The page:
The crucial thing is this: can you take the leadership actions? Classic, so-called leadership qualities are only a bonus. The good news is that it’s simpler to take leadership actions than it is to develop leadership qualities. If you can communicate with flare, great. But simply communicating at all is better than most people can manage.
A good team leader understands the value of their team, in both its human capacity and its financial cost, and works with that knowledge and insight to gain the greatest possible return from their people. To invoke a cliché, a happy team is a productive team. Team leadership is about actions that are, in theory, simple: be appreciative, give praise, and do it properly. Listen. In fact, don’t just listen, but show that you are listening. It matters to your people that you are there for them. Don’t shy away from having difficult conversations, and where you can, communicate face-to-face.
How do you equip people with the skills to become a better team leader?
One of our biggest learning areas is getting people to recognise that team leaders shouldn’t be afraid to take those simple leadership actions. Don’t be embarrassed to do the obvious stuff. It really matters.
One of my favourite exercises in our training is where we ask delegates to think back to a leader who was important to them – a first boss, someone they were apprenticed to, a teacher or sports coach. We ask them what made that person stand out. And almost without fail this inspiring person ticks the leadership boxes: they gave direction, they listened, they helped, they believed in the individual, they persuaded the individual they could achieve whatever they wanted. People remember these things because they matter.
At this point we tell our delegates: if it worked for you, it can work for the people you manage. What matters most is not possessing leadership qualities, but rather, not being afraid to take the specific leadership actions. You don’t need to be a great orator, but you do have to communicate on a regular basis.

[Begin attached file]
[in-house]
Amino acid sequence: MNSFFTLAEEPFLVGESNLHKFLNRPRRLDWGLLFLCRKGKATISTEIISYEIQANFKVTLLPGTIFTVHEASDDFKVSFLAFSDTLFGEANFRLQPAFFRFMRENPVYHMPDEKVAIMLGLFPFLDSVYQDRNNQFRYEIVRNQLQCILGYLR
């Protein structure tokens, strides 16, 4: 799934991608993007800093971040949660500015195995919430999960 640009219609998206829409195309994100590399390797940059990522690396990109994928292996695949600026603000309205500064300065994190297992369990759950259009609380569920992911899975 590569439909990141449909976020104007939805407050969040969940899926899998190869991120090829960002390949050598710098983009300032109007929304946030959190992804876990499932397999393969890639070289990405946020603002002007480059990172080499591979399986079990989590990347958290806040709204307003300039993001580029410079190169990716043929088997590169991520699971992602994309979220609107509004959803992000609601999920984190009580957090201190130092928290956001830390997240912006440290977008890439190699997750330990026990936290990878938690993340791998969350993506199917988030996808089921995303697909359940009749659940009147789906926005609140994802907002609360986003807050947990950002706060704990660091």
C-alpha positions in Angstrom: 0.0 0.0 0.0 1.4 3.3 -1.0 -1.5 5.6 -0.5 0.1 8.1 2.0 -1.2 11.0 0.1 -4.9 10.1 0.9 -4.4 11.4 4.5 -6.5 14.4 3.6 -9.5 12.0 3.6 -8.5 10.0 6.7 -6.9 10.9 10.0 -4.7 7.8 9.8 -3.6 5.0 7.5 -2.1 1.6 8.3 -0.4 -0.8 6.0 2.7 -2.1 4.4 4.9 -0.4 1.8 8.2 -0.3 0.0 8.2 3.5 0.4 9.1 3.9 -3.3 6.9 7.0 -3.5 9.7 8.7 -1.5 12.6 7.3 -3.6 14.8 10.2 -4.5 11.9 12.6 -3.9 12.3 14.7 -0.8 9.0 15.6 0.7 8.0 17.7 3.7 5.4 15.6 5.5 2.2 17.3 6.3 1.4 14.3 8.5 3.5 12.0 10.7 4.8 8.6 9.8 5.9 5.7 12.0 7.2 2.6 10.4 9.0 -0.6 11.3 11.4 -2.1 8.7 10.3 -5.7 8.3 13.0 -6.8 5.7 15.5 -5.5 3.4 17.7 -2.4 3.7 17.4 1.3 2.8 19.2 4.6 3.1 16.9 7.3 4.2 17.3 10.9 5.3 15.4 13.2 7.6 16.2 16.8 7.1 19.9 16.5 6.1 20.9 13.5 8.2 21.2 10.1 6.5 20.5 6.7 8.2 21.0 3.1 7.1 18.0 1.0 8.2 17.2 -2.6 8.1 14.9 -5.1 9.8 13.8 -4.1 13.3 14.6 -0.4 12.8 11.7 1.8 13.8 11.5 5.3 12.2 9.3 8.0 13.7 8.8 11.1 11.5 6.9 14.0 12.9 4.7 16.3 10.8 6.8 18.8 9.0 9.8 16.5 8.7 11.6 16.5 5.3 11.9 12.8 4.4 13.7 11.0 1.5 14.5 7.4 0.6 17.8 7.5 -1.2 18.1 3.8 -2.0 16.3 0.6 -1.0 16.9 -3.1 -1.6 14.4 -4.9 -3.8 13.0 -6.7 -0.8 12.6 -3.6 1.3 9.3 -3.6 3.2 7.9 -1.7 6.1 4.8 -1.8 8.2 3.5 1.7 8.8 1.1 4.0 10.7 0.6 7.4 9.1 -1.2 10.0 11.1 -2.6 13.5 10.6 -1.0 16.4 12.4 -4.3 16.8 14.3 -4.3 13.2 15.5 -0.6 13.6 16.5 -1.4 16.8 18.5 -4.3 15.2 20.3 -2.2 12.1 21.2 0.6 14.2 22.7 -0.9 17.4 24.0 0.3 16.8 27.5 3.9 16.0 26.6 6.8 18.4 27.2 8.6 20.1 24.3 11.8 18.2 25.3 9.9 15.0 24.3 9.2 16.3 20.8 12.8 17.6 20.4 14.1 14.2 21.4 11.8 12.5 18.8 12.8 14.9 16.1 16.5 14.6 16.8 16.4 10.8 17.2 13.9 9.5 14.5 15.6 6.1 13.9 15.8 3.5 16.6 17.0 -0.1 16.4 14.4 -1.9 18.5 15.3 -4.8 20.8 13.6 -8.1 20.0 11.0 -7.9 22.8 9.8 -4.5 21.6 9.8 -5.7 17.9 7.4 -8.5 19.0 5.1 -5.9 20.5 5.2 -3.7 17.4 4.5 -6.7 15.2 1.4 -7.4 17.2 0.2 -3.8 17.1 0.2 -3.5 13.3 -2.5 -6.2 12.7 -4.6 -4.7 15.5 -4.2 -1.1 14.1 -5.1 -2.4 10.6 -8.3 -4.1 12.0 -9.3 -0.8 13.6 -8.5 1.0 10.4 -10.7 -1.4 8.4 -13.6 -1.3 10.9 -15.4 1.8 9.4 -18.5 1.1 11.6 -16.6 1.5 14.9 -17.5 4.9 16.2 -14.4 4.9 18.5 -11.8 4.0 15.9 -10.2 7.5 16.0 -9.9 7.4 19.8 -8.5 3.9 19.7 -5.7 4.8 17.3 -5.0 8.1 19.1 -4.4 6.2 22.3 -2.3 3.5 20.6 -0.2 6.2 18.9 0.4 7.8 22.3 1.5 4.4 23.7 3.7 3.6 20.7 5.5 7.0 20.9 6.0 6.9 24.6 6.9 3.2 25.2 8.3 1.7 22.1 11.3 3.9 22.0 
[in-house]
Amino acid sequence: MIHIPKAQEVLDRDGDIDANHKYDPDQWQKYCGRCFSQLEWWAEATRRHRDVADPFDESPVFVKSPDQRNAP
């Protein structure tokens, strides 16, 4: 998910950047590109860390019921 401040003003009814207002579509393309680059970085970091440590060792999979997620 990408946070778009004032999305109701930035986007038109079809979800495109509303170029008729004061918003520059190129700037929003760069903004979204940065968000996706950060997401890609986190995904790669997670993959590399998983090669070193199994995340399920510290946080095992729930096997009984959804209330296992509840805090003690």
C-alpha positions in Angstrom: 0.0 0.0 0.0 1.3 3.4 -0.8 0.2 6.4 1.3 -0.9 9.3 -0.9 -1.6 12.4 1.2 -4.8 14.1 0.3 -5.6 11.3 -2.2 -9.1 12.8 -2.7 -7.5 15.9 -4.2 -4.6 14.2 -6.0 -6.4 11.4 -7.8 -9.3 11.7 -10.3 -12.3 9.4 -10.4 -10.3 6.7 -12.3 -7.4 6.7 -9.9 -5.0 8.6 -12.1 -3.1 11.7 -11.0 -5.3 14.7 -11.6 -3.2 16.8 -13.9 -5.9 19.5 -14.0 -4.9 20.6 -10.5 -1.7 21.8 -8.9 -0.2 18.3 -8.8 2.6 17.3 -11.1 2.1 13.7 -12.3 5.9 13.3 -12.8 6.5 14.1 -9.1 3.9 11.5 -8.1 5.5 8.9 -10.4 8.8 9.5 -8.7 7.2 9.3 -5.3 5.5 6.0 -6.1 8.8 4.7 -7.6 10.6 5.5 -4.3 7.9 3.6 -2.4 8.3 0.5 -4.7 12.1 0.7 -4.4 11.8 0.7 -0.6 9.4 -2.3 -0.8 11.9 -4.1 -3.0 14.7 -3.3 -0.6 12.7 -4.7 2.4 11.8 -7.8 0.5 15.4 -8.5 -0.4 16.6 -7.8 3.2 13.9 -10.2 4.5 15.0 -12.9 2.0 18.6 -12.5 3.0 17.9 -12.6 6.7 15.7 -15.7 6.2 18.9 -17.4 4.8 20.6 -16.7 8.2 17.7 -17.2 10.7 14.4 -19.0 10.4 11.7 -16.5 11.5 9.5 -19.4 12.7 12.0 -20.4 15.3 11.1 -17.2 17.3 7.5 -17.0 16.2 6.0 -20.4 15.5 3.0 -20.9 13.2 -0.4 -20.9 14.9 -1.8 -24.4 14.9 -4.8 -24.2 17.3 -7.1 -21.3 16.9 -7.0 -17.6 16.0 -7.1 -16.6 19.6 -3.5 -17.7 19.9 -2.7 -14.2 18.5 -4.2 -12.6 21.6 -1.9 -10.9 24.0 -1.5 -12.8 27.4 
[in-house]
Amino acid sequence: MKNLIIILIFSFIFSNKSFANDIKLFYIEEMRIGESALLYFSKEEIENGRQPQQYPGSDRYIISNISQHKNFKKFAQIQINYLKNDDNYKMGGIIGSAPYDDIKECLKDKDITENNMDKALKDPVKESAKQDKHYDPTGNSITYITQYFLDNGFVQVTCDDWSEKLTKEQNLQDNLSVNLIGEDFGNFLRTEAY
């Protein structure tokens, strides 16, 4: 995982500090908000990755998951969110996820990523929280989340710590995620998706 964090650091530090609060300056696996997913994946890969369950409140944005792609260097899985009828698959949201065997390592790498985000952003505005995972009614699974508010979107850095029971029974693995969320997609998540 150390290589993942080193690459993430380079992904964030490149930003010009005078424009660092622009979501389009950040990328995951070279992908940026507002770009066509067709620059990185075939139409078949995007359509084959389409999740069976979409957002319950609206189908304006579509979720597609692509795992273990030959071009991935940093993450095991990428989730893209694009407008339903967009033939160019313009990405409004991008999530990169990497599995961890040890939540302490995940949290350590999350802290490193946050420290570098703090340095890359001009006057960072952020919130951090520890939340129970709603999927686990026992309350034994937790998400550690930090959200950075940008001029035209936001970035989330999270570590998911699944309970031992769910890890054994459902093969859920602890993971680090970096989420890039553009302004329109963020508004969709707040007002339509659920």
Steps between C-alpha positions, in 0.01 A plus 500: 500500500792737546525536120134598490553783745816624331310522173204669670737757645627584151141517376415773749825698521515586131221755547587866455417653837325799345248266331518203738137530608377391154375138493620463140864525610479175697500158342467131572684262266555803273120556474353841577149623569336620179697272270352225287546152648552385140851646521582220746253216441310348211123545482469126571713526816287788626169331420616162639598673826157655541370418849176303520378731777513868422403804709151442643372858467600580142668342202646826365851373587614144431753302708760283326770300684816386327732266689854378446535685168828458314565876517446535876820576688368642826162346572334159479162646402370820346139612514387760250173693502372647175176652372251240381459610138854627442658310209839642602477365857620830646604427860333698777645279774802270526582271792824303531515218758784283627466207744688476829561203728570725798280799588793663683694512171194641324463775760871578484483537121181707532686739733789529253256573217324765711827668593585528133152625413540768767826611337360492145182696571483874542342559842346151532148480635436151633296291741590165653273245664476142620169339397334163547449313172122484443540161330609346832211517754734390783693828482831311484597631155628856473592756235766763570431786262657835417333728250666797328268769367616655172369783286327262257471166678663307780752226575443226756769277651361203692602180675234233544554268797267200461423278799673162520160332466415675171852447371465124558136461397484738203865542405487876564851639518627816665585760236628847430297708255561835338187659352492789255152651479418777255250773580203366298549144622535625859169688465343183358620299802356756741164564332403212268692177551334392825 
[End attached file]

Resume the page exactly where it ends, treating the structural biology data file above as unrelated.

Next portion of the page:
Our course is very interactive and very practical. It’s light-hearted and includes tutor input and demonstrations, practical exercises, syndicate work, roleplay, case studies and analysis of film clips. We emphatically avoid death-by-PowerPoint. Our delegates remember more and pay closer attention when we engage with them directly.
Can anyone be a team leader?
I wish I could say yes! In truth, there will always be some people who aren’t right for the job. But there are an awful lot more who don’t recognise that they could make a great team leader, if only they were given the opportunity.
There will always be some people who perform best as senior specialists. I still see first-class frontline people who have been turned into team leaders because they were good at their job. And now they’re unhappy, because they’re better at being a brilliant specialist. Leadership is a people game: it’s no good if you don’t like people, and there’s nothing worse than an unhappy team leader.
A lot of good employers will put people on our course before they are made team leaders. It’s a very wise move. If a delegate gets excited by the possibilities of leadership as they learn about it, it’s a strong signal they might be suited to it.
What’s the best feedback you have received?
Many of our clients today are senior people I first met when I trained them on team leader courses 25 years ago, and many are kind enough to be complimentary to this day. Some tell me the course sparked their enthusiasm for management. One individual confided that, prior to our course, he thought leadership was simply about telling people what to do!